Understanding Acts | James’ Demise | Acts 12.1-4| Movementministriesblog.com

by | Dec 13, 2022

“It was about this time that King Herod arrested some who belonged to the church, intending to persecute them. He had James, the brother of John, put to death with the sword. When he saw that this met with approval among the Jews, he proceeded to seize Peter also. This happened during the Festival of Unleavened Bread. After arresting him, he put him in prison, handing him over to be guarded by four squads of four soldiers each. Herod intended to bring him out for public trial after the Passover. So Peter was kept in prison, but the church was earnestly praying to God for him.” Acts 12.1-4

I realize during this time most people are writing devotionals about Christmas. We are in the advent season, and I recognize that. However, I feel like the Lord is keeping me in the book of Acts. All of this happens after the birth, death and resurrection of Jesus. All of this is the post-Christmas propagation of the Gospel. So in a sense, this is Advent related! Jesus has already come, lived 33 years, and now has returned to the Father and those he recruited are under great distress.

James, one of the very first followers of Jesus, who was one of the “three” along with Peter and John, has just died. King Herod, the grandson of Herod the Great who persecuted the baby Jesus and all the boys under two killed in Bethlehem, is now persecuting the church (for more on which Herod is which visit https://www.gotquestions.org/Herods.html). This ruler is King Herod Agrippa, and is keeping in step with his evil grandfather and father Herod Antipas who stood over Jesus’ trial. The bloodline of these Jewish leaders appointed by Rome are anti-Messiah and always trying to destroy the church.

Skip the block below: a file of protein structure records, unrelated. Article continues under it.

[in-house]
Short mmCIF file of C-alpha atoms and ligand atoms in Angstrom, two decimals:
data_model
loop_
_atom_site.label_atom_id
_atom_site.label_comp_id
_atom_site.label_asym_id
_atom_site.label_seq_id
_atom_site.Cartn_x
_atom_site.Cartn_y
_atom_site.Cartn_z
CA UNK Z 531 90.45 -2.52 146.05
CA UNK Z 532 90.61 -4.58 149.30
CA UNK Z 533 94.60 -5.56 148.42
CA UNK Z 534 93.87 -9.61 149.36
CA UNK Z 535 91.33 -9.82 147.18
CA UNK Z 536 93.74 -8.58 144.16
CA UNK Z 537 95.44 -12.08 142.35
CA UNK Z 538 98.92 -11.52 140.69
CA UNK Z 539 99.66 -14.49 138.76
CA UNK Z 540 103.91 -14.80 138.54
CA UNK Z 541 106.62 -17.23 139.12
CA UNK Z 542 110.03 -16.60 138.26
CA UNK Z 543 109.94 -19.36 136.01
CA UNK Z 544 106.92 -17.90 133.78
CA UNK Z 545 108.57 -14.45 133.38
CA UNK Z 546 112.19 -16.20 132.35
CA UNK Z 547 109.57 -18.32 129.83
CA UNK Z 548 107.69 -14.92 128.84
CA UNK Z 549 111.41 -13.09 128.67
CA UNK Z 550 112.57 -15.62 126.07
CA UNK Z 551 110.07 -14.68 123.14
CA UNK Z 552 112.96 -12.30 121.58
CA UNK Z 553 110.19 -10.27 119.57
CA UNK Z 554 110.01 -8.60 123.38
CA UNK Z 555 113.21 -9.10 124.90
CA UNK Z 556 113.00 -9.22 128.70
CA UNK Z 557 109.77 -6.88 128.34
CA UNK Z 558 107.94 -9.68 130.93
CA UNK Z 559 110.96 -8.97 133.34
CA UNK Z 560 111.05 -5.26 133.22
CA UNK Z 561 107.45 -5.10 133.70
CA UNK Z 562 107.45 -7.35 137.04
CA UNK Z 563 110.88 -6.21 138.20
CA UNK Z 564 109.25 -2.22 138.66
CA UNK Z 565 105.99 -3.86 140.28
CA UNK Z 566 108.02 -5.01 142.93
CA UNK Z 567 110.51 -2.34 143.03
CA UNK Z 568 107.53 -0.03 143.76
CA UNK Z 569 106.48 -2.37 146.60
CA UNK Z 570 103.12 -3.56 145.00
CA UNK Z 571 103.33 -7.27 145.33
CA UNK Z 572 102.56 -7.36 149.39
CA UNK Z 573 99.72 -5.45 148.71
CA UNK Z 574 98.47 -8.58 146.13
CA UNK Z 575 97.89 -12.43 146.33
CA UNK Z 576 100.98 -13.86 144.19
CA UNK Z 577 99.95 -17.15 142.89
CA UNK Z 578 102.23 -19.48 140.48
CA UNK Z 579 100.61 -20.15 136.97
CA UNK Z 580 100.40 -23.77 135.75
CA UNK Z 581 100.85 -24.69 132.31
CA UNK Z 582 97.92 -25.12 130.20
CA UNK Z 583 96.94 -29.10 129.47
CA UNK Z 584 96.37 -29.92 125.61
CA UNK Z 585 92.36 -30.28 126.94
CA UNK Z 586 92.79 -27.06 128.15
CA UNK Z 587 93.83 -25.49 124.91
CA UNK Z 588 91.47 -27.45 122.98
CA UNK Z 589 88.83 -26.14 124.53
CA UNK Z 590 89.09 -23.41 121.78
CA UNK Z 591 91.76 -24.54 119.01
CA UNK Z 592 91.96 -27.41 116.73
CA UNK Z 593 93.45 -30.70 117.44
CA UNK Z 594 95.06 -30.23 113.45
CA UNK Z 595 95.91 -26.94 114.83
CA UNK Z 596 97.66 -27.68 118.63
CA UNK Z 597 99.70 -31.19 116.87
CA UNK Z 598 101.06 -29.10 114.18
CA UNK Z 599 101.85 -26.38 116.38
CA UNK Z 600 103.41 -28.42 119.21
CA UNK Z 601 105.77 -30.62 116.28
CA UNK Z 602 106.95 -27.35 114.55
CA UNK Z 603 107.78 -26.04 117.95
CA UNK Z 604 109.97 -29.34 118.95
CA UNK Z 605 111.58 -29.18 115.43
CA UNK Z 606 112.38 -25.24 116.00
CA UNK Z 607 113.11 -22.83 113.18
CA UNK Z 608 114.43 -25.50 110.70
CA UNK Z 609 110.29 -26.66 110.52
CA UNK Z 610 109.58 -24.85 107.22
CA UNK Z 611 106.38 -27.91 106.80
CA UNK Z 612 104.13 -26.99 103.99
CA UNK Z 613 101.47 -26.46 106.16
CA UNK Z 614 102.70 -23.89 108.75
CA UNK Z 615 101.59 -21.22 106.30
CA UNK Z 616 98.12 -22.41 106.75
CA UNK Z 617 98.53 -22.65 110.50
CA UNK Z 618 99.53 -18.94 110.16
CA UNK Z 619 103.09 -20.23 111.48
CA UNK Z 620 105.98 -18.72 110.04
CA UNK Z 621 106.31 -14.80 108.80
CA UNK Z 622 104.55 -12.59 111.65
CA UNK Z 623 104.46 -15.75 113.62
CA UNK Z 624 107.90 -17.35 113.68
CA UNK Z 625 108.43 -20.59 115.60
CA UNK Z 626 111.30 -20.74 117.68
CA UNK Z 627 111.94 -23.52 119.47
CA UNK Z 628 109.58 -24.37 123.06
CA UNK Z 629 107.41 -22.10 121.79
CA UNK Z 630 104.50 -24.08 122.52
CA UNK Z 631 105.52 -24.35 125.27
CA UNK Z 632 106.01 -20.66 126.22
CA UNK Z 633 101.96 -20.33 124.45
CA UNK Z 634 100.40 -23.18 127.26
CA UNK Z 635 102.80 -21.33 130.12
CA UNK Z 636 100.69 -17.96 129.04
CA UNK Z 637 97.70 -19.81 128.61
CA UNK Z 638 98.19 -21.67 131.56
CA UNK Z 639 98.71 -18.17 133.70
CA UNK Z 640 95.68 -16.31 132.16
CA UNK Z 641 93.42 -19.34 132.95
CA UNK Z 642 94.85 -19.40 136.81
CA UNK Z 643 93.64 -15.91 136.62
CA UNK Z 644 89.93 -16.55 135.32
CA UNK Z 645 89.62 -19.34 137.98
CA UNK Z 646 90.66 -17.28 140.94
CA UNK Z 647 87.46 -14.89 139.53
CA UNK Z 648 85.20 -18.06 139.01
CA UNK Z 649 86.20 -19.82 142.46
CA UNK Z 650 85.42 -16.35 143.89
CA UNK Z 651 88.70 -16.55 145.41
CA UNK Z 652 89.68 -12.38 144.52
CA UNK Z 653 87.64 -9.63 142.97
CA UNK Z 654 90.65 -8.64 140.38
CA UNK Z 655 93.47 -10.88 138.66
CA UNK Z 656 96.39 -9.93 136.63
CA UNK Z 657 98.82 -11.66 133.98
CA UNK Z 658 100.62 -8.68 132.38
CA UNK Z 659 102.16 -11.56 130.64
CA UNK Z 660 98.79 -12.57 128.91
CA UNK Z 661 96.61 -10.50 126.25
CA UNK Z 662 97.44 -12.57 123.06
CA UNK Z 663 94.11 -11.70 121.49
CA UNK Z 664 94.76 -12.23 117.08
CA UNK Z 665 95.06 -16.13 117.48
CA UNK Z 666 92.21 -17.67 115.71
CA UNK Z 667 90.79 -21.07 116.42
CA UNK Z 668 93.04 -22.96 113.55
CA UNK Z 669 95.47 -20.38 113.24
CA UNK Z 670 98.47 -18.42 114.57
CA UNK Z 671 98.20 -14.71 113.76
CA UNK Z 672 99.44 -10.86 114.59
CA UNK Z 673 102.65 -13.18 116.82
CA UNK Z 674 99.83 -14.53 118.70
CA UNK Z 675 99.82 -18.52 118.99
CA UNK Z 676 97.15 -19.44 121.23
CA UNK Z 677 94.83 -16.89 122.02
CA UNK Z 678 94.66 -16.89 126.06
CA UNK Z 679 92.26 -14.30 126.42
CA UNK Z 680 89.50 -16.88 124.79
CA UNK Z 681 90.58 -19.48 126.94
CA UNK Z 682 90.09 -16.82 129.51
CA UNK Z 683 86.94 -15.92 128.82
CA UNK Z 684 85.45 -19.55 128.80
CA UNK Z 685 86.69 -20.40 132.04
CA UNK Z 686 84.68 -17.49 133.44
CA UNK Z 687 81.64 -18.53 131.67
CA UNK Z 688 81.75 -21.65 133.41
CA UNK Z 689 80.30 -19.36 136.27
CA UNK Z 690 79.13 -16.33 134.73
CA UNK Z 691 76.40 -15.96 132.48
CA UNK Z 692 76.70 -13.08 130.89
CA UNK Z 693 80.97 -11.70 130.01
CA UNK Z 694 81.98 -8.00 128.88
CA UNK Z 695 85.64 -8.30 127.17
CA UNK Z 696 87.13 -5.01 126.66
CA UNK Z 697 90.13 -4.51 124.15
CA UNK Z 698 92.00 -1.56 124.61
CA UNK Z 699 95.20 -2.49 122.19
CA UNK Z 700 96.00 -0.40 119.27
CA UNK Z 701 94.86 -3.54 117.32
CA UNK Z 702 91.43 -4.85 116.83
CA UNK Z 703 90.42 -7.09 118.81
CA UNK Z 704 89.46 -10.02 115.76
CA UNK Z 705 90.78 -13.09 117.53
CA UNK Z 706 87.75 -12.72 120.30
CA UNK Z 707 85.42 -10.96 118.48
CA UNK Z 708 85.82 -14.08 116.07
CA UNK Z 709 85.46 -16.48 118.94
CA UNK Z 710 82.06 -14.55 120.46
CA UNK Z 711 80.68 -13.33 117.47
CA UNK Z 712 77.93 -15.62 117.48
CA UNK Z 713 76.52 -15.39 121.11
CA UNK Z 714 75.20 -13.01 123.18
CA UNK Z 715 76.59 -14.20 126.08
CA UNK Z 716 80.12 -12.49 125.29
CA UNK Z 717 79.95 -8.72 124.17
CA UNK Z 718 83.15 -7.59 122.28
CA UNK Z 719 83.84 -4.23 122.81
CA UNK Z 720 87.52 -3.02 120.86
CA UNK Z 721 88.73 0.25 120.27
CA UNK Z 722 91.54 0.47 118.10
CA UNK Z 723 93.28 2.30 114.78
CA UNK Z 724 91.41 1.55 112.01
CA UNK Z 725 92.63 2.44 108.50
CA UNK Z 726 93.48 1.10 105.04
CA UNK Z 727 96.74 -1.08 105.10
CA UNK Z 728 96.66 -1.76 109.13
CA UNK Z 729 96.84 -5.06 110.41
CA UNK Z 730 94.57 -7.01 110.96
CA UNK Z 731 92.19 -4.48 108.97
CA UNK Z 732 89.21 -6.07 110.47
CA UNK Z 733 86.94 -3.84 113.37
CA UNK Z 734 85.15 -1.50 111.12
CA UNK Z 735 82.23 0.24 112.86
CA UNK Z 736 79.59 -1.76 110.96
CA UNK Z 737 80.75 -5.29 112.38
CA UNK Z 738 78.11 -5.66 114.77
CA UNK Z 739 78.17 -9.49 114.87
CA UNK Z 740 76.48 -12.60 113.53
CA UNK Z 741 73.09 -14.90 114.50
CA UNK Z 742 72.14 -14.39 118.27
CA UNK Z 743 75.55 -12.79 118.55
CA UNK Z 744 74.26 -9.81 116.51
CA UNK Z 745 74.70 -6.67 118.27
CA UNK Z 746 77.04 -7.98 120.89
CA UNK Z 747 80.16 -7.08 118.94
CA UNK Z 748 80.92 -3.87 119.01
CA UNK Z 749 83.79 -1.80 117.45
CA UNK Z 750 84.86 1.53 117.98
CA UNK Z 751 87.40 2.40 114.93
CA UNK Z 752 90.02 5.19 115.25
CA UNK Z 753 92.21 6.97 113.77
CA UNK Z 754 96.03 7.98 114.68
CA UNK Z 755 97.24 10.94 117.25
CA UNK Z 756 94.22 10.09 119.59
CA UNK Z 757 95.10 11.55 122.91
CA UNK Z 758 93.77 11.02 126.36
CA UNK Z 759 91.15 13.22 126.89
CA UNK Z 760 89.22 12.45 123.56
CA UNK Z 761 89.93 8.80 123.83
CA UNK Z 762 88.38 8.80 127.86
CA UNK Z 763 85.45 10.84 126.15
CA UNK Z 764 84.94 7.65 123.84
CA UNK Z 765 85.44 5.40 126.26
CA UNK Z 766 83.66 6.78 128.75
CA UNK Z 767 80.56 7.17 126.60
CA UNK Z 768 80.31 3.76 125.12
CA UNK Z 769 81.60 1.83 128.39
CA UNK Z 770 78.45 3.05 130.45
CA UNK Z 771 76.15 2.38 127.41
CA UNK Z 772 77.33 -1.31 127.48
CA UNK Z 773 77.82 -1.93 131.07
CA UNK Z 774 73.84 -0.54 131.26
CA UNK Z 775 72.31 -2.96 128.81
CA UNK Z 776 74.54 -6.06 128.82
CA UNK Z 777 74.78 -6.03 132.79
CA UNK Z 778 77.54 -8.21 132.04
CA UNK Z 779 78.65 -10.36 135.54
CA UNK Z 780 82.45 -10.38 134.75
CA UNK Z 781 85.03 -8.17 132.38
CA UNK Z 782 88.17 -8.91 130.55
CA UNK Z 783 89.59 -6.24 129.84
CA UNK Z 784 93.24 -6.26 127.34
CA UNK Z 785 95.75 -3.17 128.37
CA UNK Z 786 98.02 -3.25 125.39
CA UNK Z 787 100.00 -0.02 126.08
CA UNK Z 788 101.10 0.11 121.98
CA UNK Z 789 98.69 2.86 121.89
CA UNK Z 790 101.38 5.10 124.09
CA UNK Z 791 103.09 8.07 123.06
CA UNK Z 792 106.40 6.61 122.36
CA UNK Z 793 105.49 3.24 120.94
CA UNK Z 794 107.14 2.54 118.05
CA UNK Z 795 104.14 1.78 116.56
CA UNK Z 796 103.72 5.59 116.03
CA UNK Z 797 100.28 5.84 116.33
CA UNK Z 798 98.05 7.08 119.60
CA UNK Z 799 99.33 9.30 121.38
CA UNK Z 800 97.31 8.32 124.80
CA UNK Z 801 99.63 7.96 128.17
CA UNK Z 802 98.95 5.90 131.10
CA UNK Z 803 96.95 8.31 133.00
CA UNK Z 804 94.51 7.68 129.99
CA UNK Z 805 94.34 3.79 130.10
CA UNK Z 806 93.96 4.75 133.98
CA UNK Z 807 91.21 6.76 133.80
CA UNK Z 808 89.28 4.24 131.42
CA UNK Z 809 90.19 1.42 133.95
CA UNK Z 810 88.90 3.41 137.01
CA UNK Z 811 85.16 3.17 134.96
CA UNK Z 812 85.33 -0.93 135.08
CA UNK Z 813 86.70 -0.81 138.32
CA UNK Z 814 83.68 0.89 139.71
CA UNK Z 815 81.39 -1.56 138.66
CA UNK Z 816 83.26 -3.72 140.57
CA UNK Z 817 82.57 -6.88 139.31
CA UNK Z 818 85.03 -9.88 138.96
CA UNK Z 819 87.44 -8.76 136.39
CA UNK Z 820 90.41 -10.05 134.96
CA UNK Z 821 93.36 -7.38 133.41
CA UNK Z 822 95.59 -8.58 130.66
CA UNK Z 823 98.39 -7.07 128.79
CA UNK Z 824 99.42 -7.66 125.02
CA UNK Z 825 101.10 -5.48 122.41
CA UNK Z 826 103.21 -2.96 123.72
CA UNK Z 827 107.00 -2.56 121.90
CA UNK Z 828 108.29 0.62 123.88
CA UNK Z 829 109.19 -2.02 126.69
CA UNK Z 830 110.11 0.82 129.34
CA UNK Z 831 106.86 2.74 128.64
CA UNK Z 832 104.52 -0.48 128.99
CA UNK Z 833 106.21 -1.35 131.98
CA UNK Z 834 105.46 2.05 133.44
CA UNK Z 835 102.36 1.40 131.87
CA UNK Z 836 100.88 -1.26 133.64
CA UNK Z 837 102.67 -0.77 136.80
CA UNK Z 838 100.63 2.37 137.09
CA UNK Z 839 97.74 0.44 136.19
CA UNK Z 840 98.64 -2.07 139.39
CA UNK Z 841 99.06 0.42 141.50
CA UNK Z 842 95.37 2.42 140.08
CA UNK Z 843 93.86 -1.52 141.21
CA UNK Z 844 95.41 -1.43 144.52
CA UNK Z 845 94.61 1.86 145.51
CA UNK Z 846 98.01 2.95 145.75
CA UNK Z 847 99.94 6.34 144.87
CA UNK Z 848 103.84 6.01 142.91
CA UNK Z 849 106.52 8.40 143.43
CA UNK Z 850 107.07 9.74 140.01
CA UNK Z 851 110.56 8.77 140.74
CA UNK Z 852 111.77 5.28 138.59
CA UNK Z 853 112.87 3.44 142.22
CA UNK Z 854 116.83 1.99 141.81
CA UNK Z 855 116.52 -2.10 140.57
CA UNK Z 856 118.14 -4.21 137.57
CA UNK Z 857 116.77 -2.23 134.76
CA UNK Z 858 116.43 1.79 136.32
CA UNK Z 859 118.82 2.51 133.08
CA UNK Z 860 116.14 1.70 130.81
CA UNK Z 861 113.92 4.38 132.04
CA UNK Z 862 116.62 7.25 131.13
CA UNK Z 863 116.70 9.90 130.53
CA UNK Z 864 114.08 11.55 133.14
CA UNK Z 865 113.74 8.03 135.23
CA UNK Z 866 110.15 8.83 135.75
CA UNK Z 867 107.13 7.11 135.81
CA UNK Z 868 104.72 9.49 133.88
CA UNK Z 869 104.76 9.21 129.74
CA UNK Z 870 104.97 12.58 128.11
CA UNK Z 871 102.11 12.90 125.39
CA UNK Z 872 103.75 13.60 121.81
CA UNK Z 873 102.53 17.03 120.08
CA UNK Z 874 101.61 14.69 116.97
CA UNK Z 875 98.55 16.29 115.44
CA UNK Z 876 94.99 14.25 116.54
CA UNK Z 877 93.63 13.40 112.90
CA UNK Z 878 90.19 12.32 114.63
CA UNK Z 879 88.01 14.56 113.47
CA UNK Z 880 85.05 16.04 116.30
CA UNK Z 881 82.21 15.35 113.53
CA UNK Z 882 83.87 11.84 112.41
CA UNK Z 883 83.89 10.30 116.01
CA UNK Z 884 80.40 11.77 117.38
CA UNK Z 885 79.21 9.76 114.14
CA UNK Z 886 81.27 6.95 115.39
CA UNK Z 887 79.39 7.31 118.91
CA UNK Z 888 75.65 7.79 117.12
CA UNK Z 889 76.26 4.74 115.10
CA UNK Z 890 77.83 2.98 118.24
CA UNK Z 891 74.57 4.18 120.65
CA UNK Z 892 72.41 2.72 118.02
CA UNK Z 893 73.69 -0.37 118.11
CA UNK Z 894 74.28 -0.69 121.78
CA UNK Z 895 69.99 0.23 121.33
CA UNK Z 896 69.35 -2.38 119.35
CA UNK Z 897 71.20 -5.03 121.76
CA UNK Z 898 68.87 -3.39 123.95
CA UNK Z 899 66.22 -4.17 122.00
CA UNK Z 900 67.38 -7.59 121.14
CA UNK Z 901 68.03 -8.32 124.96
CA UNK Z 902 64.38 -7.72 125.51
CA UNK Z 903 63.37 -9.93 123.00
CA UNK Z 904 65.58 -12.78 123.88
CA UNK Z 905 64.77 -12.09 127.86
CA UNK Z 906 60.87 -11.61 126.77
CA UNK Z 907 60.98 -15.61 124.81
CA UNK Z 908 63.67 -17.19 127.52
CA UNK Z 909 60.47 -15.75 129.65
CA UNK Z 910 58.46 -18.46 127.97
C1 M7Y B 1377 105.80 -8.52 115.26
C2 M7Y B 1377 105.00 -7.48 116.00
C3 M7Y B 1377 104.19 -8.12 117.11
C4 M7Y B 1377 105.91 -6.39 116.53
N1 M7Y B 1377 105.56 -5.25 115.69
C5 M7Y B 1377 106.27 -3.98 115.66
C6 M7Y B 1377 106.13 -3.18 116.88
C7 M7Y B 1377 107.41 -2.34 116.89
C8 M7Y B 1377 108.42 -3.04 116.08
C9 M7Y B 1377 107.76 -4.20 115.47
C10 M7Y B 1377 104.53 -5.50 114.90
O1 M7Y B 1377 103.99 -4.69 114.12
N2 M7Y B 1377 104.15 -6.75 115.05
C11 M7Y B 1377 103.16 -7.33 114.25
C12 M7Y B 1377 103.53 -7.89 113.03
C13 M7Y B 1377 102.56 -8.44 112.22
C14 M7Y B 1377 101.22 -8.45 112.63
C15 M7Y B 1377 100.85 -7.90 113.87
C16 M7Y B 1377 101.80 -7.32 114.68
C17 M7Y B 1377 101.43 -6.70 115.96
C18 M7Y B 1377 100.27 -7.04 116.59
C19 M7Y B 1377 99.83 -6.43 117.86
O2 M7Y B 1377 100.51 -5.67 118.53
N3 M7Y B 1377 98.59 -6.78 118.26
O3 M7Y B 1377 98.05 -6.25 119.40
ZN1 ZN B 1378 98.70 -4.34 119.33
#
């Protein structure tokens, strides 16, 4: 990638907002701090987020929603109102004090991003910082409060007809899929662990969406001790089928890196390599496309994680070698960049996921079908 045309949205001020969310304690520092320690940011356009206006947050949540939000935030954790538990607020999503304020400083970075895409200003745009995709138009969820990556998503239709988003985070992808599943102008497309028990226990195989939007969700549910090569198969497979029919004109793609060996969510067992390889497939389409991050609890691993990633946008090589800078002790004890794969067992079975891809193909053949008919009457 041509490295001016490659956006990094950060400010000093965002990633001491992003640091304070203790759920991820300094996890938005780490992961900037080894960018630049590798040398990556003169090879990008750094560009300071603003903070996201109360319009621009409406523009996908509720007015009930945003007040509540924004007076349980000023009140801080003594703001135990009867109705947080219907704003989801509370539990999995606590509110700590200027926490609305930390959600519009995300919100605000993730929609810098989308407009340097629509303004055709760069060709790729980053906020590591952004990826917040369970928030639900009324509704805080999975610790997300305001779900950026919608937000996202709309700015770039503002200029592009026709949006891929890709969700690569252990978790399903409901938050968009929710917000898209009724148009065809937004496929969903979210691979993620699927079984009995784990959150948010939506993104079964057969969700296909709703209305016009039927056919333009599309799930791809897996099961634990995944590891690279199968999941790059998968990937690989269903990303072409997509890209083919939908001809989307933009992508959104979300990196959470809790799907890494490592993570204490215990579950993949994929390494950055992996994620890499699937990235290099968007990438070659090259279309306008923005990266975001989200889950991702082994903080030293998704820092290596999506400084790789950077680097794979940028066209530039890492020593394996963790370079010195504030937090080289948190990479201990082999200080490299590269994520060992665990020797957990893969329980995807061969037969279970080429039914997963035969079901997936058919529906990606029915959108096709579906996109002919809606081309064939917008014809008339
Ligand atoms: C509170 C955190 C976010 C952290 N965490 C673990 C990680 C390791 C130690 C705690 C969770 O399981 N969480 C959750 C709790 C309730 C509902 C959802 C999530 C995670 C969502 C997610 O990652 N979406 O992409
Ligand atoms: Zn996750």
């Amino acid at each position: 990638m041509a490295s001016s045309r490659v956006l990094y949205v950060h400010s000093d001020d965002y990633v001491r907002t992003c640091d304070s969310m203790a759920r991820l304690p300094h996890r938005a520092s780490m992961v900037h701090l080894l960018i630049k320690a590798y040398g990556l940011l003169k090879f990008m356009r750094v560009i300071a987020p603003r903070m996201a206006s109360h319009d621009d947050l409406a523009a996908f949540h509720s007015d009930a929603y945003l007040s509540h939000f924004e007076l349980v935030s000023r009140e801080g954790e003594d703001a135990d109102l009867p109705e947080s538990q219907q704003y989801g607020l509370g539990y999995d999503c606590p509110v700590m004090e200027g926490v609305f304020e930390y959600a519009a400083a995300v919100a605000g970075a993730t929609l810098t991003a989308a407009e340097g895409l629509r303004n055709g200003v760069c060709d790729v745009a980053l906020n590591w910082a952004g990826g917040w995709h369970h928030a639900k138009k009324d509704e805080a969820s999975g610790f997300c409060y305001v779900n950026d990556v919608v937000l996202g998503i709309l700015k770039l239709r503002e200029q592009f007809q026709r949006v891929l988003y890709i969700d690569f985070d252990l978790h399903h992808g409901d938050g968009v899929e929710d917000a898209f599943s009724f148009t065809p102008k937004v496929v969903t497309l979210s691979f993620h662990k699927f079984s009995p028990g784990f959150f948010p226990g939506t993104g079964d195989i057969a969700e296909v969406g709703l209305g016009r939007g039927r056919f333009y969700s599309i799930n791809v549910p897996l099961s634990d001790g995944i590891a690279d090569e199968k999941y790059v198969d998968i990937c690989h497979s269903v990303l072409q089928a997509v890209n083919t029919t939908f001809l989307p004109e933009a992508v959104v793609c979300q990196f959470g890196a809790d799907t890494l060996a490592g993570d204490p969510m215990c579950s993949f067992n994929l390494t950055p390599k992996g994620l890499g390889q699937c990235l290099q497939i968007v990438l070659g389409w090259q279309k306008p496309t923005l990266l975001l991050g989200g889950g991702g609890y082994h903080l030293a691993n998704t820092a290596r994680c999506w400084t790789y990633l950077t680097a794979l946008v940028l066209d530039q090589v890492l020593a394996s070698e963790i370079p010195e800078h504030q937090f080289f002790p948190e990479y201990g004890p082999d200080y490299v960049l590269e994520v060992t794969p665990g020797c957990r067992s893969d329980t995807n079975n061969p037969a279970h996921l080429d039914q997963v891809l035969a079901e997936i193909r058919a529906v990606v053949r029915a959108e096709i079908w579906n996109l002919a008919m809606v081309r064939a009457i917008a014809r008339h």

James, a beloved disciple of Jesus, was put to death. This pleased the Jews and so Herod Agrippa seized Peter as well planning to put him to death also. He arrested Peter, put him in prison guarded by 16 soldiers. The text tells us Herod “intended to bring him out for public trial after the Passover.” Peter remained in prison and meanwhile “the church was earnestly praying to God for him.”

In the midst of trial and tribulations, in the midst of the death of the leader James, and the imprisonment of Peter, the church was praying. The church wasn’t rebelling or resorting to violence. They did not return violence with violence. They prayed. They relied upon the Lord to deliver them from their oppressors. As a result, they prayed. And as we will see soon enough, their prayers were indeed answered by God.

James’ death and demise resulted in an amazing miracle of God. It also resulted in the church turning their dependence upon the Lord. They who were without means of defense, found God to be their defender. They who were filled with the power of the Holy Spirit turned to the supernatural, for God in his hidden world, to bring about redemption.

I wonder how often we pray? I wonder if when hard times come if we do every human act possible and forget about the supernatural, about the Risen Christ, about the Holy Spirit who is always at hand?

Let’s turn to God in prayer. Let’s rely on his strength. As spiritual descendants from both James and Peter, let us remain faithful to our calling, steadfast in hope and diligent in prayer. Until Jesus comes or calls.

“O Lord God, Advent is about anticipating your birth. I see in Acts the aftermath of your coming. The birth of your church and the explosion of your Gospel over the entire Ancient Near East. Come now, Holy Father, make your way into my heart. Allow me to walk with you in joy knowing your grace surrounds me. I love you Lord and praise your name. For you are good and your love endures forever.” Amen